Friday, March 23, 2007

Scanning the Historic Sky

In astronomy, time and distance are closely related. When you look at an object that is (say) 50 light-years away, you of course recognize that you are seeing the light that actually left that object 50 years ago. But there's also historical time - what did that object look like 100 years ago in Earth time? Wouldn't it be great if astronomers could could look back in time that way too?

They can do this if someone 100 years ago took a photograph of that area of the sky, if the photographic plate still exists, and if they can get access to it. The Harvard College Observatory (shown above circa 1900) has collected more than 500,000 astronomical images from around the world, taken from the early 1880's to the late 1980's. This is an amazing "database" but because it is in analog form (large glass plates), it has not been very accessible.

The obvious solution is to scan all those plates into digital form, but to do so requires a scanning method that is fast and accurate. Now there is an instrument and a project to do just that, a project called DASCH (Digital Access to a Sky Century from Harvard), and it's pretty impressive from both an optical engineering and astronomy point of view. There are also some major mechanical, data transfer, and data storage challenges.

This SPIE news article is a good overview of the project, including some photos of the scanner. This 2005 presentation (850 KB PDF) and this 2006 technical paper (659 KB PDF) describe the background and the engineering details. The development, construction, and trial use have been funded by NSF grants, but they are still seeking support to fund the scanning of the complete collection, which is estimated will take five years. I hope they can get the required funding!

Wednesday, March 21, 2007

WOWIO ZOWIO: Free Books?

I discovered something called WOWIO when I learned today that K. Eric Drexler had published an updated 2006 version of his 1986 nanotechnology classic Engines of Creation. It's available as a free ebook, but only at WOWIO. WOWIO?

is web site that offers free downloadable e-books (PDF only) to registered users (currently only U.S. users). Registration is the key - they ask you questions to be certain you are a real person, and to get some idea of your interests and tastes (yup, marketing). They say they share this information with their publisher sponsors "only in aggregate," and it is this sponsorship that allows them to offer the books for free.

Some of these works are long out of copyright and available other places for free (e.g., Frankenstein, The Art of War), but others are quite recent and interesting (to me anyway!). For example, in addition to Engines of Creation 2.0, I downloaded The Ascent of Science by Brian Silver, a history of science that I own in paperback. I've been reading sections of it but it's too big to carry on trips. Now I have an electronic copy on my notebook. I also downloaded Stephen Hawking's The Theory of Everything and Kurt Vonnegut's The Sirens of Titan. They even have comics and graphic novels.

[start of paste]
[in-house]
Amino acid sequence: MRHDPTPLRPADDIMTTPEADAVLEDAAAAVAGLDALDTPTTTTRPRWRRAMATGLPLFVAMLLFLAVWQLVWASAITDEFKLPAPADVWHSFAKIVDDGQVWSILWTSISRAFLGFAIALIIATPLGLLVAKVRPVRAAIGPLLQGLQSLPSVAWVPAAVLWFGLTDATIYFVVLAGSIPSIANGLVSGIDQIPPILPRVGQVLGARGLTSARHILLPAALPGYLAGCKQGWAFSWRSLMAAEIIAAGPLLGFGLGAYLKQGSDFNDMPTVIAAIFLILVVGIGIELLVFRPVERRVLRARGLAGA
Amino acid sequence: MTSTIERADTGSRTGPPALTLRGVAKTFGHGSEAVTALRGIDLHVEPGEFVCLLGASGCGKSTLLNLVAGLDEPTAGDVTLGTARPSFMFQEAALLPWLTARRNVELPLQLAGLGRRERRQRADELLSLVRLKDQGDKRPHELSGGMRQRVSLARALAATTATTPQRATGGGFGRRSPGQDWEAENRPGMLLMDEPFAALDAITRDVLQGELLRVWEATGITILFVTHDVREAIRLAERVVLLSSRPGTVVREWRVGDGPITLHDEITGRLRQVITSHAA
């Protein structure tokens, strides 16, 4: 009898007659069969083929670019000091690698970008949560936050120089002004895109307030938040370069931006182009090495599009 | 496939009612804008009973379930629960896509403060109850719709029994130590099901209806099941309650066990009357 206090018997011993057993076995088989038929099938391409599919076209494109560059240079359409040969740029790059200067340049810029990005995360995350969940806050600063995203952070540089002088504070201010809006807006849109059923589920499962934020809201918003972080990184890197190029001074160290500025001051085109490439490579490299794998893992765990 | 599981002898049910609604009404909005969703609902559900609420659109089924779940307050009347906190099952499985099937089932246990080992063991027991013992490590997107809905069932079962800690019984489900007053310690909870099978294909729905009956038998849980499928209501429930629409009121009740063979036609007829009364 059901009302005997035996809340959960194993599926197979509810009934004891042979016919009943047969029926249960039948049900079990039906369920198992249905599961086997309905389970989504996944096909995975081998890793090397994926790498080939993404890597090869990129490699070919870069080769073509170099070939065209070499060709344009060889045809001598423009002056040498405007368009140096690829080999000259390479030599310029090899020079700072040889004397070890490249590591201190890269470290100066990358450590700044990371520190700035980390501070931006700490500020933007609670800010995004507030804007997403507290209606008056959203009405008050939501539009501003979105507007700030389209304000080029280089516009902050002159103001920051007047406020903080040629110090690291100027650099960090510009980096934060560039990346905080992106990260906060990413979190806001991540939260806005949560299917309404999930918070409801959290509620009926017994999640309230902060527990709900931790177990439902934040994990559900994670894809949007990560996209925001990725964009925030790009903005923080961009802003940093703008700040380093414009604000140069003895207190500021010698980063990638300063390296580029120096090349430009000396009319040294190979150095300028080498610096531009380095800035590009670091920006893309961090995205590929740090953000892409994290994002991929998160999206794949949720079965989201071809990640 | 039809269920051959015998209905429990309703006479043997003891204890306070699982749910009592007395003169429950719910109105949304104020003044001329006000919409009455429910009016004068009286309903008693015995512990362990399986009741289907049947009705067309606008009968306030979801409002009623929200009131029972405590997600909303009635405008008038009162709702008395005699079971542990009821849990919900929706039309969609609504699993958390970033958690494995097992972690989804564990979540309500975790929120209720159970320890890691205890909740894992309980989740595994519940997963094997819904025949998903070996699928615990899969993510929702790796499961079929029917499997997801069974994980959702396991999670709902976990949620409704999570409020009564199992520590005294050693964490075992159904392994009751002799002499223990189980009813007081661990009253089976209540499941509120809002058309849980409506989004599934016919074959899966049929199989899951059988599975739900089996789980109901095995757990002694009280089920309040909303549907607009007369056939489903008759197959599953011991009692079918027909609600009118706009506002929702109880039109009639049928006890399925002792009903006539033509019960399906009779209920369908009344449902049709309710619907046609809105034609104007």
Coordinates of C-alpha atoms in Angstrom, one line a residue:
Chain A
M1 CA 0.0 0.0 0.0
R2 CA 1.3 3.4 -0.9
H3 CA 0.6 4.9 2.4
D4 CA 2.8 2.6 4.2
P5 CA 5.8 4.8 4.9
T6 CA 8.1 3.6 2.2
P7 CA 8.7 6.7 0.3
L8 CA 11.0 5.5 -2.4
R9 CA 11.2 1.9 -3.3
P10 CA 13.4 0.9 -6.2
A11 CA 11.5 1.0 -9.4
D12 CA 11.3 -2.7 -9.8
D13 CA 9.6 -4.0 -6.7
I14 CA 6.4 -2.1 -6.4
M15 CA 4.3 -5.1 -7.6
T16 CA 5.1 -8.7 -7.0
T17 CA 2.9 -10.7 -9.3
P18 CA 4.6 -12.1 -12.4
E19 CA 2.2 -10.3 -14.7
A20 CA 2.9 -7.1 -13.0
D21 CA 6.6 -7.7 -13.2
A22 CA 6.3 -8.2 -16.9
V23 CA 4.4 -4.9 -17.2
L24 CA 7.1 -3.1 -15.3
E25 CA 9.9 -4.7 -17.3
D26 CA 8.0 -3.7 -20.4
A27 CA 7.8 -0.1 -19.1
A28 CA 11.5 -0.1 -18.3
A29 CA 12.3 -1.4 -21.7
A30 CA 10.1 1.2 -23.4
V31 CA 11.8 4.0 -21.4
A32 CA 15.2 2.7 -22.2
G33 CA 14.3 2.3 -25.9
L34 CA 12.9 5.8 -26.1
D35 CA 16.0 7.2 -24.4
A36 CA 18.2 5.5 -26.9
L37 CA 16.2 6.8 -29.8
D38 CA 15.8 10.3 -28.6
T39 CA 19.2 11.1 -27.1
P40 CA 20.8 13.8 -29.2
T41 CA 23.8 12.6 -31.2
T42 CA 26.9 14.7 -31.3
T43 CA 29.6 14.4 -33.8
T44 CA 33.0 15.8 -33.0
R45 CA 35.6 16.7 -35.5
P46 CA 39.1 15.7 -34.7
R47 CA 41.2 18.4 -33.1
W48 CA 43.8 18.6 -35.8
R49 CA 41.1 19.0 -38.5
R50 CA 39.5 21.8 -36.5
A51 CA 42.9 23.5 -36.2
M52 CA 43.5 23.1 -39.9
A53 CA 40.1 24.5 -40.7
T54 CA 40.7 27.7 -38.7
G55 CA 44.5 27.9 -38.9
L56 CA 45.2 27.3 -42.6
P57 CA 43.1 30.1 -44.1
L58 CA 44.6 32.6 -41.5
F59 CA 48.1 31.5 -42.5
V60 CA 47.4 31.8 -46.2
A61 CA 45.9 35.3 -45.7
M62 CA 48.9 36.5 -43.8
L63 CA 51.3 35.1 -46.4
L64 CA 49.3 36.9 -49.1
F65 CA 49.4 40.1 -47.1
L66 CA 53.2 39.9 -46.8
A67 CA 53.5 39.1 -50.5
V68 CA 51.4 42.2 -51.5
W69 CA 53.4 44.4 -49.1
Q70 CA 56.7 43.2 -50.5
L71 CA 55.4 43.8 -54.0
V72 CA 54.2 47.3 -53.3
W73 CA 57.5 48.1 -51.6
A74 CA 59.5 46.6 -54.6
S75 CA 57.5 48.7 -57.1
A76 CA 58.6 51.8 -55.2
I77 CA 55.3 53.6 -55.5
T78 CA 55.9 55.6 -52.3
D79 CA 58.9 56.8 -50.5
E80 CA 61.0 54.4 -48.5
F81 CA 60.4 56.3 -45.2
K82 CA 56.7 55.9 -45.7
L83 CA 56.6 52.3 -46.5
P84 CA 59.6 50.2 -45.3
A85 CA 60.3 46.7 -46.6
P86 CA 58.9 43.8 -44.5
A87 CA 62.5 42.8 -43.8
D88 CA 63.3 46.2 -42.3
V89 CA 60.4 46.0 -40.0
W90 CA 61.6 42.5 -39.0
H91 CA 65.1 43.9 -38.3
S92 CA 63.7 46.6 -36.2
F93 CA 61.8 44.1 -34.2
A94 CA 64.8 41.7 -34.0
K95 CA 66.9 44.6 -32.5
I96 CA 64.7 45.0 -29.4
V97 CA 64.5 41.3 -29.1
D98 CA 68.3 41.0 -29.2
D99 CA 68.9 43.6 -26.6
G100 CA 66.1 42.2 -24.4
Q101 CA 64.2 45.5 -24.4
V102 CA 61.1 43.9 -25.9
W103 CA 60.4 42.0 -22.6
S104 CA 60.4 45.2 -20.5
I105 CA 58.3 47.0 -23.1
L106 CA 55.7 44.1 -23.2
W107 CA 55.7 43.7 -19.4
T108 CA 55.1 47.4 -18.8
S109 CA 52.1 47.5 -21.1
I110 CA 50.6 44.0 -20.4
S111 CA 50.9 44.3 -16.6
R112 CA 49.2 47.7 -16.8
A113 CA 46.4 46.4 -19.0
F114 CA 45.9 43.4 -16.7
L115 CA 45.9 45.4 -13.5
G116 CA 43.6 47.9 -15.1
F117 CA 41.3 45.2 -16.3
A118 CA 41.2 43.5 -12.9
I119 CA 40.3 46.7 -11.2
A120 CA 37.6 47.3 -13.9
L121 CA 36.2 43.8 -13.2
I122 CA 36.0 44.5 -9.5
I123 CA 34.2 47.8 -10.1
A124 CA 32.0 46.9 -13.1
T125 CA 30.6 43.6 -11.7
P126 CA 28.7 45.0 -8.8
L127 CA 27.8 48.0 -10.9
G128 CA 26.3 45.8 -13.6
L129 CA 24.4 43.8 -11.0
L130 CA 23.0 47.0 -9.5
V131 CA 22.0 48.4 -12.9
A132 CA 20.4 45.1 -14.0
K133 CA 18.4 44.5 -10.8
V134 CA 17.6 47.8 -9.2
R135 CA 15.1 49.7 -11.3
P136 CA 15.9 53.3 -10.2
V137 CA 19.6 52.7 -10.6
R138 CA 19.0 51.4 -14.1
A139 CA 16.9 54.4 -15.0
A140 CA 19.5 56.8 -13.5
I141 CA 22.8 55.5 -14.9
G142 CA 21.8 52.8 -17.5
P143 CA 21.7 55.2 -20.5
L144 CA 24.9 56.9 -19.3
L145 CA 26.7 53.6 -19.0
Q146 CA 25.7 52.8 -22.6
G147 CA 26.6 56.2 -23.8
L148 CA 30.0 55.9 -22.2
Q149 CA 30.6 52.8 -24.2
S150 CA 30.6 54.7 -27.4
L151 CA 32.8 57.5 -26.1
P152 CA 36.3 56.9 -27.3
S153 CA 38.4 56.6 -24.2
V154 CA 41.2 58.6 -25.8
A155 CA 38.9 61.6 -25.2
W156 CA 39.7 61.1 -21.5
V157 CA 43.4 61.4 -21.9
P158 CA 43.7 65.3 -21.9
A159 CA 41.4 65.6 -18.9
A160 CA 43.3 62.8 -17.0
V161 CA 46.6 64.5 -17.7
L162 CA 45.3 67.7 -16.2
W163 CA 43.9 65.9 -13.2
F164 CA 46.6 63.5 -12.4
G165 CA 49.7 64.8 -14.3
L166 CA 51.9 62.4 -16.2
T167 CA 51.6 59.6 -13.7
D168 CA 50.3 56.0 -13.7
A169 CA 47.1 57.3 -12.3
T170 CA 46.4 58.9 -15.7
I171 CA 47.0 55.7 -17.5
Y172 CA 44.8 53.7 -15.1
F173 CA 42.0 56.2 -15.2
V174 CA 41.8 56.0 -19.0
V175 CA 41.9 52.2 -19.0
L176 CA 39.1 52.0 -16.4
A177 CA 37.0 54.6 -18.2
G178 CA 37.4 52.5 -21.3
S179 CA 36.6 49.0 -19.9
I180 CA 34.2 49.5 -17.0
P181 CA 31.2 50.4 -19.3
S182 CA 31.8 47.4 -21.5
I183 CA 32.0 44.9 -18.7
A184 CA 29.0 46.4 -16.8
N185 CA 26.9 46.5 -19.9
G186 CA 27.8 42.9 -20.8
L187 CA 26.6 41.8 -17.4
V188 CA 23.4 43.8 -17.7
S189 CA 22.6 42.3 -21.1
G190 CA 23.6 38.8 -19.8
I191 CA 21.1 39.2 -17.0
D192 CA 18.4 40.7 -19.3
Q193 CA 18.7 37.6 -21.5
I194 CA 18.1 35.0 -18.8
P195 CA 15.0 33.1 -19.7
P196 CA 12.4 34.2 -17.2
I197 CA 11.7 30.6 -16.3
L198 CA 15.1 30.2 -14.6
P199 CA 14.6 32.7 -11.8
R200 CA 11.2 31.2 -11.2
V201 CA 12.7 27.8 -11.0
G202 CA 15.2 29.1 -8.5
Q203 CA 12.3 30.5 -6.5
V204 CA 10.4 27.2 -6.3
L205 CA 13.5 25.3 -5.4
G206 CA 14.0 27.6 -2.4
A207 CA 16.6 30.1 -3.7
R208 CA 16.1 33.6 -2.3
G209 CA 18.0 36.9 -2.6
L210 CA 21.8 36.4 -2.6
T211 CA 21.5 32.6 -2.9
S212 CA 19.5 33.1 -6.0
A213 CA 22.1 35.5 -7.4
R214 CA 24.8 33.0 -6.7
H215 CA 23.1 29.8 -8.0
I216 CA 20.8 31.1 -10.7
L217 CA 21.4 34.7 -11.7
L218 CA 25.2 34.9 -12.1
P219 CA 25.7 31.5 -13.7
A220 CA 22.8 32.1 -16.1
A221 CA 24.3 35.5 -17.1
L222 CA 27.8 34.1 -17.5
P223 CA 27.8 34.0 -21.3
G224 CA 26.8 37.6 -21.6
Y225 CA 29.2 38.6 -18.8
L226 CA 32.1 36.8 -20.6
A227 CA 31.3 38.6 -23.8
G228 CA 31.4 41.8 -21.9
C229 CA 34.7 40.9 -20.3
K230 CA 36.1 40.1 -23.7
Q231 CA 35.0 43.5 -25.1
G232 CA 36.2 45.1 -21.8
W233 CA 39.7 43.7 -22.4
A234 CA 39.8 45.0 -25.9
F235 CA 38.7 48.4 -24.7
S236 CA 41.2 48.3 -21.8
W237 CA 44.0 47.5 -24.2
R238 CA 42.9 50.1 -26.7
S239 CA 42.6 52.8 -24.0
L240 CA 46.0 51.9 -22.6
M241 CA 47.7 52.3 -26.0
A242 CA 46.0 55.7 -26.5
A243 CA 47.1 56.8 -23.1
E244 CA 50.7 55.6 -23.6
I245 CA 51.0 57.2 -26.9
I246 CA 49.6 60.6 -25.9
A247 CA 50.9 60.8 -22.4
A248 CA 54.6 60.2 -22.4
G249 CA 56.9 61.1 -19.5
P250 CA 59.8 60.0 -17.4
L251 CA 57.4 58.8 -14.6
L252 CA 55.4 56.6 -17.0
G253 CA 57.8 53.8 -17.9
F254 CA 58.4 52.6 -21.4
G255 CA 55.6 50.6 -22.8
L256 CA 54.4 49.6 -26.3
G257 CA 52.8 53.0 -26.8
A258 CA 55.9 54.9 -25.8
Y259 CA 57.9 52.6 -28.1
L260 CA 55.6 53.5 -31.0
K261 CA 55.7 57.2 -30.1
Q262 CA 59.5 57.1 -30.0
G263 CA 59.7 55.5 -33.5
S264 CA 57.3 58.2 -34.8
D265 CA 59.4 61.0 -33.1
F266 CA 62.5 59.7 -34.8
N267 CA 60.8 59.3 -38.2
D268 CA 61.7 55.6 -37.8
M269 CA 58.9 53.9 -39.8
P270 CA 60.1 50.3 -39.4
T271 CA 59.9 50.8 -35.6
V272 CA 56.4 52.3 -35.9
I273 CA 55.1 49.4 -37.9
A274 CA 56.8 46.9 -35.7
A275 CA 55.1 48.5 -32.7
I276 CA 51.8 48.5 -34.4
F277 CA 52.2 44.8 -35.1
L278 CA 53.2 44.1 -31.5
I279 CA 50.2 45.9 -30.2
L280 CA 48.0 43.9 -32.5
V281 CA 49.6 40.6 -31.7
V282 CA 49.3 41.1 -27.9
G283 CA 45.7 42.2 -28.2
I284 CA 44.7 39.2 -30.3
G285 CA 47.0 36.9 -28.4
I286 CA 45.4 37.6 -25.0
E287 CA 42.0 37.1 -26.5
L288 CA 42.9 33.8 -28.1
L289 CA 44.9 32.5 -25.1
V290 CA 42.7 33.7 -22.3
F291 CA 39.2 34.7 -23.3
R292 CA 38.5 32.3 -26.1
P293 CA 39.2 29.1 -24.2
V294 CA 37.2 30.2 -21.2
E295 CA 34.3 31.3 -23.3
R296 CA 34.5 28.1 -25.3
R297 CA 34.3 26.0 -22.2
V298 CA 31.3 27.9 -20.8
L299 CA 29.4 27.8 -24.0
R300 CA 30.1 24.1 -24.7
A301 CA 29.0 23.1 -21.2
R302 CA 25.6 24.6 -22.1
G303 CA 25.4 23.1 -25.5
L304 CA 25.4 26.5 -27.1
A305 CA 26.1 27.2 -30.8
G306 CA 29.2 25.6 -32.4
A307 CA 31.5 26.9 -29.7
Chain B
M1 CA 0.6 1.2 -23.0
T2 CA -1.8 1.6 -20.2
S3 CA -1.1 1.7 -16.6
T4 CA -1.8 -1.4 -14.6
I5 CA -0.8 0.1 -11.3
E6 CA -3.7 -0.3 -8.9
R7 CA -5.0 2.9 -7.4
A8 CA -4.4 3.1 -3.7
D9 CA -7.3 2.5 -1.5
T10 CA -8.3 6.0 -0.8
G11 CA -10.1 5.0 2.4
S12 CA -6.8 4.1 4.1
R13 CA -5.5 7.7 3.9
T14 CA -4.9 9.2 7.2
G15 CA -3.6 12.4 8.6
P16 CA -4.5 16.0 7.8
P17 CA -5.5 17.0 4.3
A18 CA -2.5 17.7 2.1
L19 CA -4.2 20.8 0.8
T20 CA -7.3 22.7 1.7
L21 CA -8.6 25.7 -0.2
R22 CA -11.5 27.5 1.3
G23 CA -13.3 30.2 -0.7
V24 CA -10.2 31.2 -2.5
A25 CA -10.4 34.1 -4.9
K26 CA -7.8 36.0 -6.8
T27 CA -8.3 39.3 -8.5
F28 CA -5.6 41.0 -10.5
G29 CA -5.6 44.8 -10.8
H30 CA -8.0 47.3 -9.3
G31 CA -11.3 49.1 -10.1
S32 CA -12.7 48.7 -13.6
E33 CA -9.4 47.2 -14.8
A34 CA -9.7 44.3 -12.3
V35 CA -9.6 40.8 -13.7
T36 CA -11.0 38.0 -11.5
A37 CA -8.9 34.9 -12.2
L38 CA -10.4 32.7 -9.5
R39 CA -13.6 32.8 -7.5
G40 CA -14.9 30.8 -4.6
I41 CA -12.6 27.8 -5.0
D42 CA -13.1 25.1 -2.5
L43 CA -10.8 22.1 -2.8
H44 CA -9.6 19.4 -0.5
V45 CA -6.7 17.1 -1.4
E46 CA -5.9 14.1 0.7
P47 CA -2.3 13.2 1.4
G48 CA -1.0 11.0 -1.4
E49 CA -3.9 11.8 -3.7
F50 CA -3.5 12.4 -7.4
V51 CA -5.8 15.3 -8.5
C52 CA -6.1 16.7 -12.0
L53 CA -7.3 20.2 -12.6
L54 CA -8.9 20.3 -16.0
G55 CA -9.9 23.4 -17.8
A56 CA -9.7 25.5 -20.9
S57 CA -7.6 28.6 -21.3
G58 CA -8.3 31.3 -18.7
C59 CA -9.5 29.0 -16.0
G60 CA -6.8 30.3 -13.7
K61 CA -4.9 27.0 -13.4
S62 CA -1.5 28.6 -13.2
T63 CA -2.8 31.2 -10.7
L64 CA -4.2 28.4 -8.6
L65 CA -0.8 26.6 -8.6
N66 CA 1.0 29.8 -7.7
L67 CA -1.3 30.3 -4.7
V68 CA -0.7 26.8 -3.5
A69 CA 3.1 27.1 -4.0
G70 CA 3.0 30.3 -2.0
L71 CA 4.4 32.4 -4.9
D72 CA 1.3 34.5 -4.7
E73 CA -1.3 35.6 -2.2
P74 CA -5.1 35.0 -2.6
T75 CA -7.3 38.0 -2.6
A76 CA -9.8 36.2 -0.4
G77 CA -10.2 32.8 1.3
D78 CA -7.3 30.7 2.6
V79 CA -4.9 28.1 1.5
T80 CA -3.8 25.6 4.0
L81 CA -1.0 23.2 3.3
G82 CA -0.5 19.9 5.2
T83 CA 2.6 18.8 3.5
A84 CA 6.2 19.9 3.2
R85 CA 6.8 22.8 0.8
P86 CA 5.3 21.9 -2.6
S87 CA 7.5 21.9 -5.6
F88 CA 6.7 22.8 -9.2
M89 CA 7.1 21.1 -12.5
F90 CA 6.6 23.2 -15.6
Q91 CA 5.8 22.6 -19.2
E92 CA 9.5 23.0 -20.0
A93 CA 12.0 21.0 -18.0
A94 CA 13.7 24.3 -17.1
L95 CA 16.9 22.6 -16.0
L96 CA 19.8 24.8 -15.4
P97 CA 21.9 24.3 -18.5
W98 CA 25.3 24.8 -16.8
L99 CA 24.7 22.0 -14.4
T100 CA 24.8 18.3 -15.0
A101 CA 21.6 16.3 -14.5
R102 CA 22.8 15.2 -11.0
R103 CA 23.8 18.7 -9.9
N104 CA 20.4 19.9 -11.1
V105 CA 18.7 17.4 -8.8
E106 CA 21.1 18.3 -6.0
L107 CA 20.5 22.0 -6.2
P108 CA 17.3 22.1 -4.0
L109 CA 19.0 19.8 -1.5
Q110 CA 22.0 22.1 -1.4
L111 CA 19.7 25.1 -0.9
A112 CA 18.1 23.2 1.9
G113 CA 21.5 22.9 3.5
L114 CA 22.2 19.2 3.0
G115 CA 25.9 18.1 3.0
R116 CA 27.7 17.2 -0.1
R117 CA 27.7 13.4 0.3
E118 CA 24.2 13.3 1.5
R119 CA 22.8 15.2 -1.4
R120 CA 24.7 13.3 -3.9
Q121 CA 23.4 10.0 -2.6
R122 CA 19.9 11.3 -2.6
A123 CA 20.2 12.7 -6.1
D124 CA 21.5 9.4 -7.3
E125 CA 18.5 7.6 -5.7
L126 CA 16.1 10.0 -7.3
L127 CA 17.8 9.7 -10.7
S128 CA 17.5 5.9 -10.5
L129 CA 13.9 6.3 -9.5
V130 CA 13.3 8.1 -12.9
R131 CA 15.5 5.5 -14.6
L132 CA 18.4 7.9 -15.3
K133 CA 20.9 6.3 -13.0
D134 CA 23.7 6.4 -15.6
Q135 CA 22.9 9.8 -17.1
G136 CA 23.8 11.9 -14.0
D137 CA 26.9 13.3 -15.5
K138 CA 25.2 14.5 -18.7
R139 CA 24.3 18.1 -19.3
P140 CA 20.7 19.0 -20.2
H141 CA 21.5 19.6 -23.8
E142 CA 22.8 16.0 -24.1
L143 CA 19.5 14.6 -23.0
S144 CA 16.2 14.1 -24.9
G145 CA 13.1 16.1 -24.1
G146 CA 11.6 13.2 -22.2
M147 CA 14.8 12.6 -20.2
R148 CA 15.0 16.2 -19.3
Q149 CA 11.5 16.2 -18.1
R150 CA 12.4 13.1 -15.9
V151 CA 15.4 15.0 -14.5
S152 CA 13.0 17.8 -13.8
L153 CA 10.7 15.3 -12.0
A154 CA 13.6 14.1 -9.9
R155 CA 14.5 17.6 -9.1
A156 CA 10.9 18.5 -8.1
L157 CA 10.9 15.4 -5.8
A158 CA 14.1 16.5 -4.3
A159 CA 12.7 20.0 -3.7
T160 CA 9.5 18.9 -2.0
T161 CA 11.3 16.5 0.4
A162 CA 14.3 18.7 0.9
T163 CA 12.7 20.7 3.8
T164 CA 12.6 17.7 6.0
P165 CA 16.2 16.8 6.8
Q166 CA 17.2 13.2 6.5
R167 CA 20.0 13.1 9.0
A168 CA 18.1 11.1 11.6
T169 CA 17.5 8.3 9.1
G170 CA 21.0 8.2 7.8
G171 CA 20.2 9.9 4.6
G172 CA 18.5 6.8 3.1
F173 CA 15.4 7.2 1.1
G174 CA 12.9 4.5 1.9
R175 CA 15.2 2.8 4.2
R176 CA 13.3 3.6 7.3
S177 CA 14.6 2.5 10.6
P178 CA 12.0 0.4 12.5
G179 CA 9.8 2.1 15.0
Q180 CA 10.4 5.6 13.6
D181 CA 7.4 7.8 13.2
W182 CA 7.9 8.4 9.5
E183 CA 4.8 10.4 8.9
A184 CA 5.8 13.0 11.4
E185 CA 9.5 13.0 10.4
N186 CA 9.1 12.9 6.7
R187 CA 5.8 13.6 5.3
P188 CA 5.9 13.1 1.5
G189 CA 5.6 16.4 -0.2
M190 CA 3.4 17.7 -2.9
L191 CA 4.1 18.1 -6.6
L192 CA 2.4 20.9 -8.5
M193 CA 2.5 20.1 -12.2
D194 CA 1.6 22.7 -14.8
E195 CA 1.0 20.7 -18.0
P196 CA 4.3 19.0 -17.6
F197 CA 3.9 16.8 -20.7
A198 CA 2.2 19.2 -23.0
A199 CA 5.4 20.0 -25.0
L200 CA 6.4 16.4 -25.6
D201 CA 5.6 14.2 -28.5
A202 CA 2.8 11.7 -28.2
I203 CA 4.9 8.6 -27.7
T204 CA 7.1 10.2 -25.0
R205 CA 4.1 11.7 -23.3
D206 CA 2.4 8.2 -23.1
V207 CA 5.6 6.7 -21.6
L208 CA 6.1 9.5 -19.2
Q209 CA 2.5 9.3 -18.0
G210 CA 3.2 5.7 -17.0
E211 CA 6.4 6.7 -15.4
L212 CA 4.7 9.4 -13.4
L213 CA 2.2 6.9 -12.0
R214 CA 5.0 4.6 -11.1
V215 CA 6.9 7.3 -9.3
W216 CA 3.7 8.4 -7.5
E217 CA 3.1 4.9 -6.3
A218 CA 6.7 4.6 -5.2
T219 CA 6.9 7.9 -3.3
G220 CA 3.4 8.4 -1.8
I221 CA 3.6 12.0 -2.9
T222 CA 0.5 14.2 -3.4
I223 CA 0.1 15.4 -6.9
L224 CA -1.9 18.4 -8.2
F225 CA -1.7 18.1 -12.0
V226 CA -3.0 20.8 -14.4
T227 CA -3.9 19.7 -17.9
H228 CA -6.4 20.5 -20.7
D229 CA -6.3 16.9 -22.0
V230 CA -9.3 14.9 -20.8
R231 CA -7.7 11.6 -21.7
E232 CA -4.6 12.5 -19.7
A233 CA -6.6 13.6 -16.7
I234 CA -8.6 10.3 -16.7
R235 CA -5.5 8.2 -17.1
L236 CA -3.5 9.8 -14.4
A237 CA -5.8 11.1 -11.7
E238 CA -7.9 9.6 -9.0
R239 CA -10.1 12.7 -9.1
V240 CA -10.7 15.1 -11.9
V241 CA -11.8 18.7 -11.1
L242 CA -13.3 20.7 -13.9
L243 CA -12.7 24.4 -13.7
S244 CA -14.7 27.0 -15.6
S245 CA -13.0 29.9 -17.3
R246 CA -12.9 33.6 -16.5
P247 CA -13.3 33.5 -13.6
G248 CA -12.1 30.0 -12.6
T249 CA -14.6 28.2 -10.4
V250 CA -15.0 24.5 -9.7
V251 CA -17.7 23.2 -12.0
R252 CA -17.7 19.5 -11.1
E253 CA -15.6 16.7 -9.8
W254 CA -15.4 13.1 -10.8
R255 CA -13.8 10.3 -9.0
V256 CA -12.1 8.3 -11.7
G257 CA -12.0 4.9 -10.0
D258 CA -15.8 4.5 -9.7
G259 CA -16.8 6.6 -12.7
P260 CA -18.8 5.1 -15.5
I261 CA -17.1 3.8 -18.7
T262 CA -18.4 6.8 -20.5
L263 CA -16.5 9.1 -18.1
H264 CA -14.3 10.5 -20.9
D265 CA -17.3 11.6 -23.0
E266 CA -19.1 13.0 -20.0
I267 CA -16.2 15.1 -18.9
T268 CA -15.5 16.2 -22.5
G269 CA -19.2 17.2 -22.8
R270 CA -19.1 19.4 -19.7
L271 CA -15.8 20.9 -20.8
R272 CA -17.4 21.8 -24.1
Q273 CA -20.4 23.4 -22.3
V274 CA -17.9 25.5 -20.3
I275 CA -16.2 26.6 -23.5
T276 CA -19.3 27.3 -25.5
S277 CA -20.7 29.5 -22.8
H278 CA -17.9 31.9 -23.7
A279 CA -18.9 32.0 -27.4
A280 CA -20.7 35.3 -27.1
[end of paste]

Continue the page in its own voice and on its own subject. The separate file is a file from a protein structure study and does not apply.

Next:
I don't really need more books, but this is mainly about portability. We'll see how it works and if I actually read ebooks on my screen. I have had various ebooks on my PC for years and frankly have read very few of them, usually only short SF stories.

Tuesday, March 20, 2007

Live Blogging! SpaceX Falcon 1

I've been following the progress of SpaceX on and off for the last year or so, and tonight I may have some lucky timing. Their Falcon1's several-times-delayed "Demo flight 2" from Kwajelein Atoll is in its final countdown at about T-5 minutes and counting. Let's see if they go... and if I can get this post up before they do.

Why does the webcast image keep going to inverted mirror image and now black with audio only?!? OK it's back... 2 minutes...

YESSS! Successful launch (9:10 pm EDT), but there was no video of the liftoff itself - the engine exhaust wiped out the ground camera, but they switched immediately to an on-board camera looking down from the second stage interface point. Not much of a view until staging, which was very cool. Then at about T+5 minutes, I lost the webcast feed - Media Player says it "can't find this file." Frustrating - hope everything's OK with the bird and it's just an internet glitch or server overload or something. Everything was nominal up until my LOWS (loss of web signal!).

I guess it wasn't just the webcast - Spaceflight Now reports they lost all telemetry from the second stage shortly after separation. Have to wait and see what happened, but they made it to space if not to orbit (last reported altitude was 161 km at T+4:20, and my last screen capture was T+4:49, though second stage was supposed to burn for about 5 minutes beyond that time - the engine bell was rocking visibly in the last few seconds of video) . That's why they call it a test flight - but it's real progress in any case.